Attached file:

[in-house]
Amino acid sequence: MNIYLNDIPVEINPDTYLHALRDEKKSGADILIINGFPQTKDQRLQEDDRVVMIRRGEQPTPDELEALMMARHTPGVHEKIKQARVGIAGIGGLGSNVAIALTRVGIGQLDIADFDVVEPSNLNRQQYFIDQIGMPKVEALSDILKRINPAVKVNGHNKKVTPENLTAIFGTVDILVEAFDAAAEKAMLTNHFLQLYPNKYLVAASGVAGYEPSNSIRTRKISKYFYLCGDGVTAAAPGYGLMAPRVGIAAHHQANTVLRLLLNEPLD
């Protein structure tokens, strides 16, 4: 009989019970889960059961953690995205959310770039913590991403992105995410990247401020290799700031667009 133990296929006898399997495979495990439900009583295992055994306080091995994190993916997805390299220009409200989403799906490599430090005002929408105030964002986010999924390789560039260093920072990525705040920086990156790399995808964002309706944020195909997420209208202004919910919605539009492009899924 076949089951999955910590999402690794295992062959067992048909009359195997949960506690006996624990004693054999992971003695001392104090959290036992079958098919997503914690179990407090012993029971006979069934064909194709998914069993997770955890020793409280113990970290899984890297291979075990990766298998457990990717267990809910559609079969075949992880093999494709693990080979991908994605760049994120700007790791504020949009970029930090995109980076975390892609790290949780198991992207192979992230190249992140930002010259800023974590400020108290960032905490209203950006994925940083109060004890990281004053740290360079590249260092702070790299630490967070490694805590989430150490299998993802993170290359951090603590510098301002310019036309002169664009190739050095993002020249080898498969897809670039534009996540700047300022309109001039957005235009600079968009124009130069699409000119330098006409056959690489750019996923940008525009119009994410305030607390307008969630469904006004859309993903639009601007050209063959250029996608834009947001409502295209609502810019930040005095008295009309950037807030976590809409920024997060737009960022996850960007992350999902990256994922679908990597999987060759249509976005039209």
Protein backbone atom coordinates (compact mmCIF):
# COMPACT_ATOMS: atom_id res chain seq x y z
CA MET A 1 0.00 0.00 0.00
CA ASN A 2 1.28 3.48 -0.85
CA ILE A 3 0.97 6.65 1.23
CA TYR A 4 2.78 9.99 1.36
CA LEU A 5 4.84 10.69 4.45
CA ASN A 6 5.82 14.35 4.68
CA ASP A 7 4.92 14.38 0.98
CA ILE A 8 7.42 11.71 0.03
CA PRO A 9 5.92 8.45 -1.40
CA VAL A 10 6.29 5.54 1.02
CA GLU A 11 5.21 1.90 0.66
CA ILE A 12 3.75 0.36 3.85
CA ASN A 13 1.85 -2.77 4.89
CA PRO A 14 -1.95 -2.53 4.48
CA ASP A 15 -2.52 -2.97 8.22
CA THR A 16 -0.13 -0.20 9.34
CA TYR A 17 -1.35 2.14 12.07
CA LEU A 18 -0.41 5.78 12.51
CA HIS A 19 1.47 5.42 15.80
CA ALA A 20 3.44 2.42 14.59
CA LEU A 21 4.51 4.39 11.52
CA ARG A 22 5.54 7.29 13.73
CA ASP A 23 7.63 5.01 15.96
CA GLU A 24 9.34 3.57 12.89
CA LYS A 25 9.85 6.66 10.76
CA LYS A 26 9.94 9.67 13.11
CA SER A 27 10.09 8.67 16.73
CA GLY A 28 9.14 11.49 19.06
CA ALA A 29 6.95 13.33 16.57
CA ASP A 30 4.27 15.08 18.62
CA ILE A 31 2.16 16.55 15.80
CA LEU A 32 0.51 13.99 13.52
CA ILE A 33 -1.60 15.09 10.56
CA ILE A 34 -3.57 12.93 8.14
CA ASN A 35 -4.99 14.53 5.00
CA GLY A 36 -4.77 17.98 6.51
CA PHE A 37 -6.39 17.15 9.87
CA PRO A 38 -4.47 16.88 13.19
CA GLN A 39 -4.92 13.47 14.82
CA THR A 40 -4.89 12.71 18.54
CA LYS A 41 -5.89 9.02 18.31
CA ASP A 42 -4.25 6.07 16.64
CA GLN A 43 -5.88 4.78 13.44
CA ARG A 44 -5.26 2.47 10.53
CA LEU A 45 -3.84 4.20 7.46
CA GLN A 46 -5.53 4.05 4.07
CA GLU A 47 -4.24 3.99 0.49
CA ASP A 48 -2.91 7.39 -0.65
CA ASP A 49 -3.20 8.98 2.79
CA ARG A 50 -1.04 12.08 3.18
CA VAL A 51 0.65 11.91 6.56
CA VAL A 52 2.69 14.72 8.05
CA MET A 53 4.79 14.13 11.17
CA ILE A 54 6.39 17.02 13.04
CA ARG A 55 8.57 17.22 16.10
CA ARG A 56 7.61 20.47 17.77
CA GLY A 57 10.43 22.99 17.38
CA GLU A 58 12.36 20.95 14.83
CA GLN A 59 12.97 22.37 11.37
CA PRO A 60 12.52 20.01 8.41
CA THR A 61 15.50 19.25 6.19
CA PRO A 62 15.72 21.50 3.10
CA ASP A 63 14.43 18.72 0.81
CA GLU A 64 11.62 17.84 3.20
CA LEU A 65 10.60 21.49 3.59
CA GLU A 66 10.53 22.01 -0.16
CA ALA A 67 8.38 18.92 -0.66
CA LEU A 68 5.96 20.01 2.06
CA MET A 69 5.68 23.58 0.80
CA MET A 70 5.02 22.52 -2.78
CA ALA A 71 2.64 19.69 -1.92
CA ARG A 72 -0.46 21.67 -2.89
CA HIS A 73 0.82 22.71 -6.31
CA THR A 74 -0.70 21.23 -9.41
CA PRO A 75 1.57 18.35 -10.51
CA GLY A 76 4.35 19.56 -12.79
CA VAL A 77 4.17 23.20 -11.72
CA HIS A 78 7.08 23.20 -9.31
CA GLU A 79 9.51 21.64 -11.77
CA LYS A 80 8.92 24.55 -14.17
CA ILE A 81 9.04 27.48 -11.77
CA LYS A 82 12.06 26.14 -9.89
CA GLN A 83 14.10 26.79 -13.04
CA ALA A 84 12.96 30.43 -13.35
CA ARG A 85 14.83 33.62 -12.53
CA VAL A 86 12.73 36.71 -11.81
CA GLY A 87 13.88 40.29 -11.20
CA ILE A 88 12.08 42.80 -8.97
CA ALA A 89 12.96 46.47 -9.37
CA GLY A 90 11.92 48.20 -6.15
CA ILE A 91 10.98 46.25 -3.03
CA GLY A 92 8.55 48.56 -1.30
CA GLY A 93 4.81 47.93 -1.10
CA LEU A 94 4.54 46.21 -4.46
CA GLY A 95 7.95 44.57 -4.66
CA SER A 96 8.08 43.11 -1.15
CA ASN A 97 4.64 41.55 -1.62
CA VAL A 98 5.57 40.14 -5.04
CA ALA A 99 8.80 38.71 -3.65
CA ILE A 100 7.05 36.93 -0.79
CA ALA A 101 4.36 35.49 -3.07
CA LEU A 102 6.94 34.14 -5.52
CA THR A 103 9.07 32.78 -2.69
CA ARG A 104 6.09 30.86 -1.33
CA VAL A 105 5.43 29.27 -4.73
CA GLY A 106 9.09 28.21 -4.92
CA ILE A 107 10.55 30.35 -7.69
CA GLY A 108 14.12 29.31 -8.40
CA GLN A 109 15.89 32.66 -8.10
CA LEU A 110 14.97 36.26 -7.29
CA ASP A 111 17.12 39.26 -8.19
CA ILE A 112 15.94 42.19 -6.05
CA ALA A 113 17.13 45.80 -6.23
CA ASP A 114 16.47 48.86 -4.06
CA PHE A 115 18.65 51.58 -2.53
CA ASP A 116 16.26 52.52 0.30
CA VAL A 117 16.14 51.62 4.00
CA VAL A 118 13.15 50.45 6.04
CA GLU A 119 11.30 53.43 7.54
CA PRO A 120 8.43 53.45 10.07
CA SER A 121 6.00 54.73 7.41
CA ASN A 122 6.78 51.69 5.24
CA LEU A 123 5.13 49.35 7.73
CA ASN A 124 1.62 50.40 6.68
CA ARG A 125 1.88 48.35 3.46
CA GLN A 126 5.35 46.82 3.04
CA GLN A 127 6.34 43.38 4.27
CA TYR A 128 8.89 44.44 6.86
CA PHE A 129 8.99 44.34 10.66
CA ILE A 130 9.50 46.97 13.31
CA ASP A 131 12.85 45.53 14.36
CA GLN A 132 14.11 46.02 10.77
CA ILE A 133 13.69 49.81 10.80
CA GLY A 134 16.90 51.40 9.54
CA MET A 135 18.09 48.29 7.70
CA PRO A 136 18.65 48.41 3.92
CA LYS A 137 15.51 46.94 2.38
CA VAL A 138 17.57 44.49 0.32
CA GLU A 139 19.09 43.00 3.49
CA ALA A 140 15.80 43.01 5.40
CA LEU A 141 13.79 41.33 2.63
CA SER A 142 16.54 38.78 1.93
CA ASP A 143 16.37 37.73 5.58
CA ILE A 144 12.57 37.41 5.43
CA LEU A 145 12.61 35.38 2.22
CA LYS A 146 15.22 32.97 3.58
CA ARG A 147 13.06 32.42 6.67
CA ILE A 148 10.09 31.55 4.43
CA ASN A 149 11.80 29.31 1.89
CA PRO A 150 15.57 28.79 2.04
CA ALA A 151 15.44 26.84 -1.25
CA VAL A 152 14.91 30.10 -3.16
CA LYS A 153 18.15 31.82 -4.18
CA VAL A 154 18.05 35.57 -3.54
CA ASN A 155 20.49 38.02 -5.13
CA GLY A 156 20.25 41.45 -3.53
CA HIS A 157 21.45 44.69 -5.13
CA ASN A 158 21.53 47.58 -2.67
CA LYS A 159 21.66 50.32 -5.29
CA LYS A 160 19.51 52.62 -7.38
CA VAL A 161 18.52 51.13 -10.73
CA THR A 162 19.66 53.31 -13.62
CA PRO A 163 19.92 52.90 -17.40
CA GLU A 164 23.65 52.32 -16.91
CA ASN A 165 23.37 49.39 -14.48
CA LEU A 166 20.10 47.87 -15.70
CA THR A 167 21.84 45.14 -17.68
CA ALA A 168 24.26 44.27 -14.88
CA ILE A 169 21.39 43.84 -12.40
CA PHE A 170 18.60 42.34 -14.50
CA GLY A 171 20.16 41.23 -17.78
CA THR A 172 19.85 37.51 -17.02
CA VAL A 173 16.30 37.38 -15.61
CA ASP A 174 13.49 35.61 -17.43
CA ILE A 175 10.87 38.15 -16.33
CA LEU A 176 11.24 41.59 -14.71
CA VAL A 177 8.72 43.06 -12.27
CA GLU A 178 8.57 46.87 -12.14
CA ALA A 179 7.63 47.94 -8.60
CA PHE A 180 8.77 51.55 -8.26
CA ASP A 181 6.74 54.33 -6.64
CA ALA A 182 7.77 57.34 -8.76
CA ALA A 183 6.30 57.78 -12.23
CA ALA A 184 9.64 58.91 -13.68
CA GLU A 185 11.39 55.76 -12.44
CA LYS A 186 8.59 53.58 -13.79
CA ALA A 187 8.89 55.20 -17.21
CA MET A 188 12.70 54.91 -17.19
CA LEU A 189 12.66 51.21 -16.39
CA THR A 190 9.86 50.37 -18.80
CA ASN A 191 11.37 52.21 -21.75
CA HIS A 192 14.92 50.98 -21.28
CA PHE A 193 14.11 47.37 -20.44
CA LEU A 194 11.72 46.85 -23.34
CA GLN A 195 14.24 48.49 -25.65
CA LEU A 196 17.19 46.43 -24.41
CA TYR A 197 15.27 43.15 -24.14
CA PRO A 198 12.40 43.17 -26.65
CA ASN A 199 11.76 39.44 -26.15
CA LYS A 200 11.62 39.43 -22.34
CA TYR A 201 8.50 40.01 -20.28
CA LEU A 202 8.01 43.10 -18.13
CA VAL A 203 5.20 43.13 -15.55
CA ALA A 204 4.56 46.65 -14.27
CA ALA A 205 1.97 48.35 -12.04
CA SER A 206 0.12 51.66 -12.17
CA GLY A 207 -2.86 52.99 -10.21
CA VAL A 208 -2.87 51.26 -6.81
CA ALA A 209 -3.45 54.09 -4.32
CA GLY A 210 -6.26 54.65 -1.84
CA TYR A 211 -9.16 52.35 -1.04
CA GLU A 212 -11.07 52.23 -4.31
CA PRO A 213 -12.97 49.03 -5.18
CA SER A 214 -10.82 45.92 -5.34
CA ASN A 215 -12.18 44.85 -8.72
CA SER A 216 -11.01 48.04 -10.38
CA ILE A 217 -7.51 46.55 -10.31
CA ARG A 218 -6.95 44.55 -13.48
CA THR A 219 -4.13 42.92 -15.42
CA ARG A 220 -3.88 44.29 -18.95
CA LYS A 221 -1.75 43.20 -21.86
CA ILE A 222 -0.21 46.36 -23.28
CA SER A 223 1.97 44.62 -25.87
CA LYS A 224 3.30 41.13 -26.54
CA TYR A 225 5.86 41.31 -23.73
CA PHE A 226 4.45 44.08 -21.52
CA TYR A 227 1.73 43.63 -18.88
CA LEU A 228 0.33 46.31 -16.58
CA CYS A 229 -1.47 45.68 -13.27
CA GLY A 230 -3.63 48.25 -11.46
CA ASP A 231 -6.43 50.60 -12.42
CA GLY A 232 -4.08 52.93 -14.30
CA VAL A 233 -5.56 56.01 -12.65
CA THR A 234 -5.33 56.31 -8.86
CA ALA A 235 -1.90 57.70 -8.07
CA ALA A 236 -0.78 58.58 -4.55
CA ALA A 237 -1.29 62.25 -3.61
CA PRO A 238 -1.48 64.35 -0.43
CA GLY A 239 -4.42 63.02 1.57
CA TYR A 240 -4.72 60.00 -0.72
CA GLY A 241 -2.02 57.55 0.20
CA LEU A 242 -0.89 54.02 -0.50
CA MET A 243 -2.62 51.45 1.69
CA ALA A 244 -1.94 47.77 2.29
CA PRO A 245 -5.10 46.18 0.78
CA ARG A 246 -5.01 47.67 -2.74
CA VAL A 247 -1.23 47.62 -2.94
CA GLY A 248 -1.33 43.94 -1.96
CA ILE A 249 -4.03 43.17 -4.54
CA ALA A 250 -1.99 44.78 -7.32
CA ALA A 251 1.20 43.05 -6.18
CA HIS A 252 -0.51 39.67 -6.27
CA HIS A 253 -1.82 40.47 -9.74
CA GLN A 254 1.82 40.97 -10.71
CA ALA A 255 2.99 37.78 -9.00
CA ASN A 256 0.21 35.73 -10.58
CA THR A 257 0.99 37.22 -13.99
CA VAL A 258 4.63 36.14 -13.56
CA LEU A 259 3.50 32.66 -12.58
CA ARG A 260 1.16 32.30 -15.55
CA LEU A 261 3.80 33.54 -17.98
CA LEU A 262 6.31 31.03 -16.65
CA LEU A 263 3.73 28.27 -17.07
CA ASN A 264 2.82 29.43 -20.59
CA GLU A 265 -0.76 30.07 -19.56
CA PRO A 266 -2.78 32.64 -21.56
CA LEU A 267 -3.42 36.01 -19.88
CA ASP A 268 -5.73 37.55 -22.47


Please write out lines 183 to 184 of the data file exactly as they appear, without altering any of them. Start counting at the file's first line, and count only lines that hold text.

CA GLU A 178 8.57 46.87 -12.14
CA ALA A 179 7.63 47.94 -8.60